Obama is going to be so mad when he hears about this. That never gets old.

It's posts like this that make me wonder what happened to Andrew'.

Seriously, this joint is about 40% lamer when he's not around.

And where's prior_approval? Both hyperposters gone at the same time?
Got to be NSA related

Perhaps they were NSA plants all along.

I was in Istanbul - spent some time on a Turkish destroyer, watched a Russian fleet tanker sail by, checked out the YM Miranda (which did do some Internet related damage, actually) - it was a nice vacation.

The NSA had nothing to do with it, obviously. Besides, my family background is tilted more to the CIA than NSA anyways (mainly because one relative on my mother's side also worked for the CIA - nobody on my dad's side ever worked for the NSA).

This article is one that definitely hit home for me. I am totally opposed to the "snooping" that the government conducts on it's own citizens. Furthermore, using the internet to invade people's privacy is simply unacceptable. Regardless of whether or not the search engine corporations knew that this type of "snooping" was going on or not; the issue is that internet security is not even seen as a threat to these corporations. That is beyond my imagination. It is common knowledge that there are no legitimate laws for the internet. If you are in another country, regardless what crime it is that you are using the internet for; it is highly unlikely to be punished for internet crimes. As we become more technologically advanced, let's not hinder ourselves by blatant disregard for an enormous threat.

"regardless what crime it is that you are using the internet for; it is highly unlikely to be punished for internet crimes. "

Doubt that. Thousands of cumulative prison-years are being served for stuff like downloading child porn or hacking into servers.

The issue in getting people upset about this issue is that the harm is diffuse, not specific. So far we cannot identify anyone who was specifically harmed by the spying. Even Merkel is unable to say exactly what the consequences were. In a way the leak by Snowdon could be beneficial for the NSA in that instead of people learning about this as a result of a scandal (say a politician being blackmailed) it has come out in this way, not related to any one person.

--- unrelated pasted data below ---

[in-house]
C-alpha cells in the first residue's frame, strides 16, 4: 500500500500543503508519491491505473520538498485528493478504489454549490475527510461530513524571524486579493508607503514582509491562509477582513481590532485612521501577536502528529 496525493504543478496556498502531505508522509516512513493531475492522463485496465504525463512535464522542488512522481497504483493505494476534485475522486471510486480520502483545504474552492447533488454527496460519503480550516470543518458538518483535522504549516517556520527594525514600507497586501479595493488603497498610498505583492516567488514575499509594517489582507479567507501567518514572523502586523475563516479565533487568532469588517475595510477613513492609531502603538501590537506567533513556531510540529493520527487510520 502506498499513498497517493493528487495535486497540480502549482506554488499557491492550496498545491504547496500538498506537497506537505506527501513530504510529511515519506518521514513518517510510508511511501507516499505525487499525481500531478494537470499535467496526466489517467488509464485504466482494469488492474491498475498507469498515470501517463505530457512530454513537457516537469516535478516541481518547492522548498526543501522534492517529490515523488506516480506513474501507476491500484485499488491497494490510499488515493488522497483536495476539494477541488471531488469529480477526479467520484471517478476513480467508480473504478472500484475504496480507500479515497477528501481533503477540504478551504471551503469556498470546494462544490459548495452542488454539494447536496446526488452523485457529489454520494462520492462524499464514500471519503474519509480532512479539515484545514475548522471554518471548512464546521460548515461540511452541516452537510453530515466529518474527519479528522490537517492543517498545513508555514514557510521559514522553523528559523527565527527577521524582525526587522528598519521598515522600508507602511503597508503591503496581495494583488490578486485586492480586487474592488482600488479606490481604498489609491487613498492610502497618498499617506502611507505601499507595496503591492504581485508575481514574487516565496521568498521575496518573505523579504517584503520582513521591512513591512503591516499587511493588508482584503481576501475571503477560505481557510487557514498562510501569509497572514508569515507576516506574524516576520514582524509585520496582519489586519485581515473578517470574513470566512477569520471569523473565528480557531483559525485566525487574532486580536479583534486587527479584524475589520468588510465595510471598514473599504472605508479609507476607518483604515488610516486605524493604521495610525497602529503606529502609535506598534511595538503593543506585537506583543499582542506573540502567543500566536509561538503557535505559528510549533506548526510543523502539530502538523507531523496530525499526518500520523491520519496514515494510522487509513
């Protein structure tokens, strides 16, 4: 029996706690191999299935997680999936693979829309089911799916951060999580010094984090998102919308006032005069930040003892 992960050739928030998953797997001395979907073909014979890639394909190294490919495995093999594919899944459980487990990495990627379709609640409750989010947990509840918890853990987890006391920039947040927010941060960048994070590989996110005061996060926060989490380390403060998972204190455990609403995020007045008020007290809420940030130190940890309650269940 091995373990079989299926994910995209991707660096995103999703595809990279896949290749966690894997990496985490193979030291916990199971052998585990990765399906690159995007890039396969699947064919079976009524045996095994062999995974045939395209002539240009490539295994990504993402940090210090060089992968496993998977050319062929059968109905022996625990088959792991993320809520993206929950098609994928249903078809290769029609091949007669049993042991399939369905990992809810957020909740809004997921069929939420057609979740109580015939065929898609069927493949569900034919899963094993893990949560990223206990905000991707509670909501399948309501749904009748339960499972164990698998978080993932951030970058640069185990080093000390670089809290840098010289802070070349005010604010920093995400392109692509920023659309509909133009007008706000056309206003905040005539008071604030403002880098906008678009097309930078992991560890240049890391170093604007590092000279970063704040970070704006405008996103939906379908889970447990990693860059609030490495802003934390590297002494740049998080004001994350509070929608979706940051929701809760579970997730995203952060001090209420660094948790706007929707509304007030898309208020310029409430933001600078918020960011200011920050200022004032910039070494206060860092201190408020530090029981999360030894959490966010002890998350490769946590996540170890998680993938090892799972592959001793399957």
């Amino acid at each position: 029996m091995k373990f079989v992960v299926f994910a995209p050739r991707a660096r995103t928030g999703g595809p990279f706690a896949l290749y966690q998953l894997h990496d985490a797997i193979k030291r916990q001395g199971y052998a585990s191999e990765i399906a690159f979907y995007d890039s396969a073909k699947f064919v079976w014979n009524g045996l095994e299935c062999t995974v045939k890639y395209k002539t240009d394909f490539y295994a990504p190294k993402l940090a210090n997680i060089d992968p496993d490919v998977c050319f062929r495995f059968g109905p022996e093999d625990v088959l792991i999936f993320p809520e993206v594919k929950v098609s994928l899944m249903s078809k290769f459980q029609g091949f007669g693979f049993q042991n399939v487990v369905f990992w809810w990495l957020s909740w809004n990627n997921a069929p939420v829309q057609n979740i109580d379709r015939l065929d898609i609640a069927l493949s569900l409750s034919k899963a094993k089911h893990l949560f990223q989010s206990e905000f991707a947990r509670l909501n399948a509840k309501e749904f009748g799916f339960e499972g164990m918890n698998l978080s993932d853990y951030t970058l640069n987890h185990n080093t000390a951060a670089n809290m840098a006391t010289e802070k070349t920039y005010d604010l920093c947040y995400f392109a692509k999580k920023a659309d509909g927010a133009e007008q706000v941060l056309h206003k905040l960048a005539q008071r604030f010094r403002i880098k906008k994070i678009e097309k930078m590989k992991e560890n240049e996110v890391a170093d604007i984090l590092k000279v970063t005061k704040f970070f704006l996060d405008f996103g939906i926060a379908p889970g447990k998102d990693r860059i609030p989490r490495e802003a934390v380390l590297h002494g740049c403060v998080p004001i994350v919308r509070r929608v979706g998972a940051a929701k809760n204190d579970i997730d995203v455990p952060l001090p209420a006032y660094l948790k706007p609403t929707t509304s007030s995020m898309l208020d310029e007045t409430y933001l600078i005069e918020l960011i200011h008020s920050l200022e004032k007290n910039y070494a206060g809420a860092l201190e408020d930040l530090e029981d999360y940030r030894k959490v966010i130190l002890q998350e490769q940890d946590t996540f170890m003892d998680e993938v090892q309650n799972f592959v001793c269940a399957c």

It's also a slippery slope issue. If we don't stop NSA now they'll expand and in due course we'll see summons at the door for peccadilloes confessed via email.

"Don't be evil...don't be evil...heh heh heh...don't be evil" Google just wishes it had the power of the NSA.

At some point over the past five or six months or more, a story emerged from Russia that one of their security agencies, mistrustful of its convenient but unsecure electronic communications system, reverted to using typewriters and typing pools for all internal correspondence.

Here's a market force waiting to be unleashed: why does it just sit there drooling?

the NSA should fund itself by offering information recovery systems for a low fee. So if a hard drive crashes losing your family pictures, we should be able to just ask the NSA to give us their copies.

And for an extra 50%, the recovered pictures *won't* include those pictures you took of your mistress back when you were on that "work trip" to Cancun a couple years back. The money will roll in.

You know, I remember when MR had some of the best comments on the web. Now, we're throwing around half-baked theories that compare NSA spying to...the IRS? I don't think a single one of these commentators have offered a sound warrant for their opinion.